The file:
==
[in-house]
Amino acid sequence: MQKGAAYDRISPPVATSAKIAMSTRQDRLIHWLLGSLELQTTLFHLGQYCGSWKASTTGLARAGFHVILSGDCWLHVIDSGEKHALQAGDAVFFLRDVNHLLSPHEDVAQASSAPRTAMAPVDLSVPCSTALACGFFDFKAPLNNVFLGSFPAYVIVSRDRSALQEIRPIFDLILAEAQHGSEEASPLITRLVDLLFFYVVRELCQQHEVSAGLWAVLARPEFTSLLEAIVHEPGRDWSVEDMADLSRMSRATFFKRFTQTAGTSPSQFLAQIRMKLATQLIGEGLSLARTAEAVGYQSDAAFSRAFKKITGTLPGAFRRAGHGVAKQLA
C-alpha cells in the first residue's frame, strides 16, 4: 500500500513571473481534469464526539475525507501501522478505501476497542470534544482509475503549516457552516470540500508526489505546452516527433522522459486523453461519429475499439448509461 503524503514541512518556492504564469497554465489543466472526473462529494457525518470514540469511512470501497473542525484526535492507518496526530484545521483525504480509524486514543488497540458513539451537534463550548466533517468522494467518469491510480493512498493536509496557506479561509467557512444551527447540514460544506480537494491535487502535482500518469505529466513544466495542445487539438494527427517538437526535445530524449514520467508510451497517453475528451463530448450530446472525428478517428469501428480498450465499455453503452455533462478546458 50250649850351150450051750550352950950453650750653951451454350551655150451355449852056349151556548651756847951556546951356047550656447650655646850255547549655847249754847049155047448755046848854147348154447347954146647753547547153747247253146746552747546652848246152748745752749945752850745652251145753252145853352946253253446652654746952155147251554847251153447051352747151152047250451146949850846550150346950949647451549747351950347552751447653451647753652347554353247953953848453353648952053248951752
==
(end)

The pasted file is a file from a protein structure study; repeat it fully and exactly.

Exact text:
[in-house]
Amino acid sequence: MQKGAAYDRISPPVATSAKIAMSTRQDRLIHWLLGSLELQTTLFHLGQYCGSWKASTTGLARAGFHVILSGDCWLHVIDSGEKHALQAGDAVFFLRDVNHLLSPHEDVAQASSAPRTAMAPVDLSVPCSTALACGFFDFKAPLNNVFLGSFPAYVIVSRDRSALQEIRPIFDLILAEAQHGSEEASPLITRLVDLLFFYVVRELCQQHEVSAGLWAVLARPEFTSLLEAIVHEPGRDWSVEDMADLSRMSRATFFKRFTQTAGTSPSQFLAQIRMKLATQLIGEGLSLARTAEAVGYQSDAAFSRAFKKITGTLPGAFRRAGHGVAKQLA
C-alpha cells in the first residue's frame, strides 16, 4: 500500500513571473481534469464526539475525507501501522478505501476497542470534544482509475503549516457552516470540500508526489505546452516527433522522459486523453461519429475499439448509461 503524503514541512518556492504564469497554465489543466472526473462529494457525518470514540469511512470501497473542525484526535492507518496526530484545521483525504480509524486514543488497540458513539451537534463550548466533517468522494467518469491510480493512498493536509496557506479561509467557512444551527447540514460544506480537494491535487502535482500518469505529466513544466495542445487539438494527427517538437526535445530524449514520467508510451497517453475528451463530448450530446472525428478517428469501428480498450465499455453503452455533462478546458 50250649850351150450051750550352950950453650750653951451454350551655150451355449852056349151556548651756847951556546951356047550656447650655646850255547549655847249754847049155047448755046848854147348154447347954146647753547547153747247253146746552747546652848246152748745752749945752850745652251145753252145853352946253253446652654746952155147251554847251153447051352747151152047250451146949850846550150346950949647451549747351950347552751447653451647753652347554353247953953848453353648952053248951752